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The Times
  • Thousands make pilgrimage to Snow Bash

  • For 21 years Snow Bash has been drawing thousands from the Northeast and beyond to the Town of Ohio Recreational Park for two days of snowmobiling without the snow.

    Presented by the Ohio Ridge Riders snowmobile club, Snow Bash was packed with racing participants, spectators and vendors from all over the country and Canada on Saturday.

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  • For 21 years Snow Bash has been drawing thousands from the Northeast and beyond to the Town of Ohio Recreational Park for two days of snowmobiling without the snow.
    Presented by the Ohio Ridge Riders snowmobile club, Snow Bash was packed with racing participants, spectators and vendors from all over the country and Canada on Saturday.
    “Not only do we have riders from New York, we have riders from Canada, New Hampshire, New Jersey, Delaware, Rhode Island, Michigan and Minnesota as well,” said Jim King, who announced the racing action from one of two towers at the track. “Some of the riders packed up their sled and drove more than a thousand miles to be here this weekend. The level of racing is top notch.”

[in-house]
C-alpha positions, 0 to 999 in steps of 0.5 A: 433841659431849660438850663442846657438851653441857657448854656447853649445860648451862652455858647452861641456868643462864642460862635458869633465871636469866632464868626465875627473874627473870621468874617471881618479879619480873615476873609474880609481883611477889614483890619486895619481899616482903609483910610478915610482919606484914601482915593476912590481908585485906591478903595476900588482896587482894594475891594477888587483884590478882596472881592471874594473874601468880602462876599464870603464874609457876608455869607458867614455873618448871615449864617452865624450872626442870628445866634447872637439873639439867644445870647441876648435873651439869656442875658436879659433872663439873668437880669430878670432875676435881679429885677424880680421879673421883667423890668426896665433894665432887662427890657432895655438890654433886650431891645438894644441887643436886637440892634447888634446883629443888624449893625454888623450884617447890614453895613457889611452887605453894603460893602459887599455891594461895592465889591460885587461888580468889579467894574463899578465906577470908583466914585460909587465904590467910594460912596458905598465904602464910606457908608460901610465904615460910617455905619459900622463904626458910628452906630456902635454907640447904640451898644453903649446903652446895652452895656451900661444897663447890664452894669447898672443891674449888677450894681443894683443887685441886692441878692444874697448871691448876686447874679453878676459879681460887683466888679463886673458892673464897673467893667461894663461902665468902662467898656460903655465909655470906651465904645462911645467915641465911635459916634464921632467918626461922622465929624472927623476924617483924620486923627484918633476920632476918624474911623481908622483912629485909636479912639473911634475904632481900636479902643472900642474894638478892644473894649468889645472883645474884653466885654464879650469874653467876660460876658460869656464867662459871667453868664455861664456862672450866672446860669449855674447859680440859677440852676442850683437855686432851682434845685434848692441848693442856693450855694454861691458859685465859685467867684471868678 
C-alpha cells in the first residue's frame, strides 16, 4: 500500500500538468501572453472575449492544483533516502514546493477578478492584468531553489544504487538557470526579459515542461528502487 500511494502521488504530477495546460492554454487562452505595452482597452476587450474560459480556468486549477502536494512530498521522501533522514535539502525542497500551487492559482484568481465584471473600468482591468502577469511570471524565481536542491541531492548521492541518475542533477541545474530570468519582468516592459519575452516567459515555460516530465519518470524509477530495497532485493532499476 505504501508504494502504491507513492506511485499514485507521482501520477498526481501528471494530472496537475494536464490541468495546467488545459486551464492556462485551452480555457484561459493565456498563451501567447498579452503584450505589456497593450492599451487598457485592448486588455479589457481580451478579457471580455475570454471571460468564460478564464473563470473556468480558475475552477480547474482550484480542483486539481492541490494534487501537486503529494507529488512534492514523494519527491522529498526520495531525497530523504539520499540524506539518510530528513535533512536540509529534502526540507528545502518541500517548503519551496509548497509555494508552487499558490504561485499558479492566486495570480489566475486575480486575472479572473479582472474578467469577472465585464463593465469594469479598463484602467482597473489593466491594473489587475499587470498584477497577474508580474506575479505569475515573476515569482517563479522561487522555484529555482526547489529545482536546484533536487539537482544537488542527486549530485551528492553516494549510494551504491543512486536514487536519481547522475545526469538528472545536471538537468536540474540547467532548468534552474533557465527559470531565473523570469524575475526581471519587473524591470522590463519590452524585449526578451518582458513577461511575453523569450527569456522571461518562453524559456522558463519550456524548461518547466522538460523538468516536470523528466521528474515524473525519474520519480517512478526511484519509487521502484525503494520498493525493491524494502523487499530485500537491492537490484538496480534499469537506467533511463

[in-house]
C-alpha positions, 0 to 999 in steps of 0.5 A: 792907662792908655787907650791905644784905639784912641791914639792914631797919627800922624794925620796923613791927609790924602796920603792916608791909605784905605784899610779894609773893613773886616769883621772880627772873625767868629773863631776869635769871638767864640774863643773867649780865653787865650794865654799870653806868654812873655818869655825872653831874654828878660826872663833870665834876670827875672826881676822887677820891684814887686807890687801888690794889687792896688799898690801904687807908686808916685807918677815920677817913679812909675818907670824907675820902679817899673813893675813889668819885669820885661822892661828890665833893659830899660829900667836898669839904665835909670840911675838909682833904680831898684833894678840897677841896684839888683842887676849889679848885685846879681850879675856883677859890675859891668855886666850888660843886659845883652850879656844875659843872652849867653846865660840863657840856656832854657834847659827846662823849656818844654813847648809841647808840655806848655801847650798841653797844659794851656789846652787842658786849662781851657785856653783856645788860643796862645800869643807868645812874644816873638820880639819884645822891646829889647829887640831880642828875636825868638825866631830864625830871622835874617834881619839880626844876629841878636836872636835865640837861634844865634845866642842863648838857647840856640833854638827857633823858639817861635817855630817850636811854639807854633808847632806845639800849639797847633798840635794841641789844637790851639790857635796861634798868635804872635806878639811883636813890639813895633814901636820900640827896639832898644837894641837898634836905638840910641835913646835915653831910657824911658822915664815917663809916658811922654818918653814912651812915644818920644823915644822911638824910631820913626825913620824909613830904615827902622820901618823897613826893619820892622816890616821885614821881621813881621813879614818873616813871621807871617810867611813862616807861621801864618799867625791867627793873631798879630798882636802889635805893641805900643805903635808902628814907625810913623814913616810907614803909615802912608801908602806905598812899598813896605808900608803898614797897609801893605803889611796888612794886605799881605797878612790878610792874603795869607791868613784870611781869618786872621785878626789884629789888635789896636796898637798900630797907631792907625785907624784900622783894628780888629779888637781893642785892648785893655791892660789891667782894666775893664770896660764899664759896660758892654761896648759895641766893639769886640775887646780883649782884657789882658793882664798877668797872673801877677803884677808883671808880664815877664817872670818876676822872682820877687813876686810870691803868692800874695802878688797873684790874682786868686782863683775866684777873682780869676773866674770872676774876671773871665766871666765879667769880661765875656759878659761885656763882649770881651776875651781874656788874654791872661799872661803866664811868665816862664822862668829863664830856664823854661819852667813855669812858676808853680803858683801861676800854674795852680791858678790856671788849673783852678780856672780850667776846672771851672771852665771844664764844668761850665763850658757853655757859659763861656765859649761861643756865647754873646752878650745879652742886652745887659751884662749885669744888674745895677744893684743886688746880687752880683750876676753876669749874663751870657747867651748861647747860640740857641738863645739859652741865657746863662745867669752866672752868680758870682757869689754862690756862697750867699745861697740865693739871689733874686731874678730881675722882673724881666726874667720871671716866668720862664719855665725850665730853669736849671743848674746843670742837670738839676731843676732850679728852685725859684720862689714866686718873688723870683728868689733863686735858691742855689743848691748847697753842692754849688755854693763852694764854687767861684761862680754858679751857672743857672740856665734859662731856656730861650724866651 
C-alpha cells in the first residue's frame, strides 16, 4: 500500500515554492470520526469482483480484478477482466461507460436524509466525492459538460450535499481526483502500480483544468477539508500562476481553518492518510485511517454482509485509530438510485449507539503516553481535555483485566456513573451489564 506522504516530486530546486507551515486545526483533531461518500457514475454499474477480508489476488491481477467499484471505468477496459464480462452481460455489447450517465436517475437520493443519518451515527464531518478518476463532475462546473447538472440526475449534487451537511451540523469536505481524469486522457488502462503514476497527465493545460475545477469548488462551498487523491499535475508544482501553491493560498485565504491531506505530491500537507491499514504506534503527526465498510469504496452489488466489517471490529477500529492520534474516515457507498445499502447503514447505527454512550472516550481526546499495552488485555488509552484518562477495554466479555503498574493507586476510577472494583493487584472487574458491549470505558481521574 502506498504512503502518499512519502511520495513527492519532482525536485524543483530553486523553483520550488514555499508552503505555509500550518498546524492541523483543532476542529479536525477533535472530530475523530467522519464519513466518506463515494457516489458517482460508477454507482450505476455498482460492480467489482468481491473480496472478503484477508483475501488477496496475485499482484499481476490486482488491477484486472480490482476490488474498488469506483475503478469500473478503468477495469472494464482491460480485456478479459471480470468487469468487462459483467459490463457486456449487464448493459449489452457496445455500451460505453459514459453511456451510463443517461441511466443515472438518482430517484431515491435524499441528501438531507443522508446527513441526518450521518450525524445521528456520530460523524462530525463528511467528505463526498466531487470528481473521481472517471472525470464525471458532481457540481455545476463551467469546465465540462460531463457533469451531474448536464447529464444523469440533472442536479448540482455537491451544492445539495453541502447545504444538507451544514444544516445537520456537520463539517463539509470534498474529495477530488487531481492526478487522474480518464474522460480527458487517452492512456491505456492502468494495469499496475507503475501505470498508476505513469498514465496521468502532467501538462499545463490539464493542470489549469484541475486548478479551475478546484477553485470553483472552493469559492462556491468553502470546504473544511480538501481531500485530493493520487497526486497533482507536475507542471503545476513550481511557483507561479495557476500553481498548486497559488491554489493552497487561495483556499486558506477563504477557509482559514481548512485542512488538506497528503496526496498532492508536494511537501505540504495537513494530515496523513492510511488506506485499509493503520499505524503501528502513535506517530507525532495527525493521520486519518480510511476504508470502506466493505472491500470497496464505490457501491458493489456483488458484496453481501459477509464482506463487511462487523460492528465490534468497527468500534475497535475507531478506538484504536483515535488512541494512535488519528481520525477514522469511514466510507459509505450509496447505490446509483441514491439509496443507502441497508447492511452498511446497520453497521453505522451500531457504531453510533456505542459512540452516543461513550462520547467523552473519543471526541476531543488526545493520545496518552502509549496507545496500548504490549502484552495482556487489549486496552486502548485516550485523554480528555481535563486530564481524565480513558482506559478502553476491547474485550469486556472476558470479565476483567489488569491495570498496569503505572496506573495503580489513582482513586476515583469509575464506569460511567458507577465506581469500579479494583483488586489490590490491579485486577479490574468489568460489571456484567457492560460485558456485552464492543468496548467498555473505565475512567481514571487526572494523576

Heats of snowmobile races of all makes and models threw dust and debris into the air on Saturday, even under conditions King called “slimy,” as riders tried to post the fastest time at 500 feet.
    But for many in attendance, it was more than a race. It was a ritual they have practice since 1992.
    Charles Null, Oneonta, said he has been making the pilgrimage to the town of Ohio for years.
    “I used to race, but now I just sell the stuff that sits in my garage,” said Null, who was selling engine belts, chains and gears, among other items, at the swap meet that accompanied the racing.
    Null said he used to race snowmobiles on ice and grass, and even competed at Snow Bash.
    “If I had a mechanized wheelchair I’d probably race that. It’s just natural for people to want to go fast and to race one another,” he said. “Anything with engine. That’s what we like to race.”
    Null added many snowmobile clubs used to conduct ice and grass races of their own.
    “With the cost of insurance that has gone away, so it’s great there are events like this for people to come out and purchase parts and merchandise,” he said. “The grass drags themselves began as a way for Arctic Cat, Ski-Doo, Polaris and Yamaha to market their snowmobiles. By the time the ice races took place it was too late for someone to buy a new snowmobile, the season had begun. So grass drags were created to take place in the fall when people are looking to buy a snowmobile.”
    In addition to the races and swap meet, Snow Bash also included a vintage snowmobile display.
    The event attracts a spectator gate five to seven times larger than the town of Ohio’s population.
    Not only is Snow Bash the major fundraiser for the Ohio Ridge Runners, but various community groups also benefit from the 5,000 to 8,000 people who enter the gates each year.
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